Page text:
REVIEWING YOUR WILL
A Will is not something that needs to be changed frequently, but it needs to be reviewed regularly over time and especially if there has been a change of your life circumstances. Things you need to consider include the following.
Is your executor or alternate executor still capable of performing the job?
Elderly people may be unwilling or unable to act or to continue to act as executor. Unfortunately, as we get older our peers pass away, so it makes sense to appoint an executor who is younger than you. If there is a trust for grandchildren, the executor must perform his or her duties for a number of years. Under these circumstances it is wise to appoint one or more alternate executors to do the job. A corporate trustee can also be considered; a trust company will always be available to take on the duties.
Does your executor live close by?
The executor ought to be in relatively close geographically to you and the estate property to easily perform his or her duties. If the executor has become a non-resident of Canada, he or she might need to be replaced because of the potential of the estate being considered a non-resident for taxation purposes.
If there are co-executors, do they still get along?
Things change. Sometimes changing circumstances in your executors' lives are just as important as those in your own. Stay in the know.
Changes to Property
Do you still hold the property named in your Will?
If there are a number of specific bequests in your Will and you no longer hold the named property, you might want to consider changing your Will to delete these items. Although specific bequests no longer held at the time of death usually lapse at that time, it could create confusion if you have given an item to one relative prior to your death and in your Will you have stated it goes to somebody else. If in your Will you give a large asset to one party and the residue of your estate to another, but then sell that asset prior to your death, the person receiving the residue of the estate will get your entire estate, including the value of that specific asset. The person to have received that asset gets nothing.
Have your assets changes substantially since you made the Will?
If you have substantially more or substantially fewer assets than you did when you made the Will, you need to look at your scheme of distribution and see if it still works as you intended.
Have you changed the way you hold your property since you made the Will?
If you now hold your property in joint tenancy with another person, that property will go to the surviving joint tenant upon your death. You must remember that there needs to be provisions in your joint tenant's Will for a beneficiary of the property that meets your approval.
For example, if you are in second marriage and hold property with your current wife, you might want to ensure the children of your first marriage be named as beneficiaries in her Will. Of course, your current wife has the right to change her Will at any time and could certainly change her Will upon your death.
Changes to Beneficiaries
Have the circumstances of any of your beneficiaries changed?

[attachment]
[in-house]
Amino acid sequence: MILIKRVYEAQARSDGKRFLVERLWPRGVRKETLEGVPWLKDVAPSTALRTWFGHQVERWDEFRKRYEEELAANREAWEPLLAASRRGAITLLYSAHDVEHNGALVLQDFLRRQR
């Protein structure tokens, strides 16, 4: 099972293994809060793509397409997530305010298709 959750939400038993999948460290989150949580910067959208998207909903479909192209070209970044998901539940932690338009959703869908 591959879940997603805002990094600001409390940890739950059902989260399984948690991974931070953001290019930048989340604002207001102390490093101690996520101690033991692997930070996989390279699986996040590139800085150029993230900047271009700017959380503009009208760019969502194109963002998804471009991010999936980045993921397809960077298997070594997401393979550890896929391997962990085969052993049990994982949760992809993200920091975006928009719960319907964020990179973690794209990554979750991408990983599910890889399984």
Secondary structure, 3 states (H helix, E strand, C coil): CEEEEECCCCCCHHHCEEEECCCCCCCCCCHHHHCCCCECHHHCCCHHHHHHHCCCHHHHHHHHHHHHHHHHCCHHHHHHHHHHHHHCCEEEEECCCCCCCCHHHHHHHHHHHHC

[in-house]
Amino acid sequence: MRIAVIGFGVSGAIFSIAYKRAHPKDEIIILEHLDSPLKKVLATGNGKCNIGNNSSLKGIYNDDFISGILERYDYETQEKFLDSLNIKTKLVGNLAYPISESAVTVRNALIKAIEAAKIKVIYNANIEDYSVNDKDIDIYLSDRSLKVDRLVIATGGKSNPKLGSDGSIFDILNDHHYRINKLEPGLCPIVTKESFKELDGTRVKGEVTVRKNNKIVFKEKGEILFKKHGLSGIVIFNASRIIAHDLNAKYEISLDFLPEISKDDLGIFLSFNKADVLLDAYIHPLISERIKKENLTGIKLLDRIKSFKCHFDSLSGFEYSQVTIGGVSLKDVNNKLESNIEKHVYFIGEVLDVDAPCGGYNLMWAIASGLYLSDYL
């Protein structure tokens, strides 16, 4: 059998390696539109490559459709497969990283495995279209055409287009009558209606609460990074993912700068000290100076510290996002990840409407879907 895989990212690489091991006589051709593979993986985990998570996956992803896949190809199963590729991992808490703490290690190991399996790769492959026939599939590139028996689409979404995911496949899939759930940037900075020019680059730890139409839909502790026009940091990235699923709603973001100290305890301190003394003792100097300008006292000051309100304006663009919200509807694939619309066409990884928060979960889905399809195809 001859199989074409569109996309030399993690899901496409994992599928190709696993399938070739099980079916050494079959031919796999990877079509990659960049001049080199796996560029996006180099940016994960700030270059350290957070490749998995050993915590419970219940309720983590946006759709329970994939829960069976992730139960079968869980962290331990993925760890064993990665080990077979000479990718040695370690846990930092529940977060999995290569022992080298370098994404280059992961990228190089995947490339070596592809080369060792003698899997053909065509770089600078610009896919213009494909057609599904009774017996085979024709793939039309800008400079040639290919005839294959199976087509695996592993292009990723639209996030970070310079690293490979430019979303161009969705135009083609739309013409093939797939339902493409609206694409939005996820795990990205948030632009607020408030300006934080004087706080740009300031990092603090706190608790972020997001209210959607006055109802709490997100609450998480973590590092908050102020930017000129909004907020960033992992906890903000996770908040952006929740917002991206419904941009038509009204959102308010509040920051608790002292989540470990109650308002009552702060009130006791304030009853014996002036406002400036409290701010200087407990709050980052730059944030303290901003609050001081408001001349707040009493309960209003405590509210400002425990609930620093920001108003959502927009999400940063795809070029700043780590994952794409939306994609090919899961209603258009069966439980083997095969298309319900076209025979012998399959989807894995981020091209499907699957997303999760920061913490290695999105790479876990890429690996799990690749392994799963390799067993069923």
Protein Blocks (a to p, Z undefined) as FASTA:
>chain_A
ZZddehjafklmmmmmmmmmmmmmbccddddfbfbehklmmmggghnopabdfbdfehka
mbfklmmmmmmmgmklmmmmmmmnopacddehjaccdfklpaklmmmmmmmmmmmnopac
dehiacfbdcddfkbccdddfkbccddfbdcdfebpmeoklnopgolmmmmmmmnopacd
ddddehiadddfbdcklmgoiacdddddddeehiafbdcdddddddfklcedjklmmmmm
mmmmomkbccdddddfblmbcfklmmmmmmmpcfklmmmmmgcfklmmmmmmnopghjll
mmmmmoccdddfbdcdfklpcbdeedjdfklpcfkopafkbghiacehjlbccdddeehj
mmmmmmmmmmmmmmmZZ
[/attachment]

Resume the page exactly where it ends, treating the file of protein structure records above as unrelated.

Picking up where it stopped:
If a beneficiary has died, you must consider how this changes your Will. If a beneficiary has become mentally incapable, a trust should be set up for the incapable person.
Are there other potential beneficiaries to consider since you made your Will?
You might want to consider including beneficiaries such as grandchildren, who might not have been in a Will you signed a number of years previously. You might have other legal obligations such as children or a common-law relationship that must now be considered.
Have you life insurance or RRSPs?
Technically, life insurance and RRSP beneficiaries fall outside your Will. Don't forget to regularly review those as well. Just remember that changes to these beneficiaries will change the distribution of your assets upon your death. Changing RRSP beneficiaries in particular could also have tax consequences.
Changes to the Law
Do recent changes in the law affect your Will?
The law is constantly evolving. For example, there have been changes to the law with regard to the status of common-law spouses and their rights upon death. A common-law spouse can now contest the Will under the Wills Variation Act and is entitled to property in the absence of a Will. If you become divorced, divorce will void some sections of your Will and remarriage will void your Will entirely. If you had a Will when you were in a common-law relationship and you then got married, you need to have a new Will or at least a codicil confirming the provisions of the old Will.
There have also been some problems with the use of the words "per stirpes" in Wills. This is a Latin word that dealt with distribution of the proceeds of your estate amongst your “issue” (your descendants by blood). Recent case-law decisions have put into question the usage of these words in Wills.
Life's Milestones that Call for a Will or Review of a Will
Most people only need one or two Wills during their entire lifetime. Natural milestones are the following:
- You are single but you don't want all your property to go to your parents.
- You have gotten married.
- You have children (don't forget to appoint guardians).
- You have gotten divorced or separated.
- You have retired.
- You have won the lottery!
So, if you are at any of the stages listed above and don't have a Will, you need to get going and have one prepared for you. If you have one and the stage you're at has changed, you need to review it. If you need advice, talk to a lawyer.
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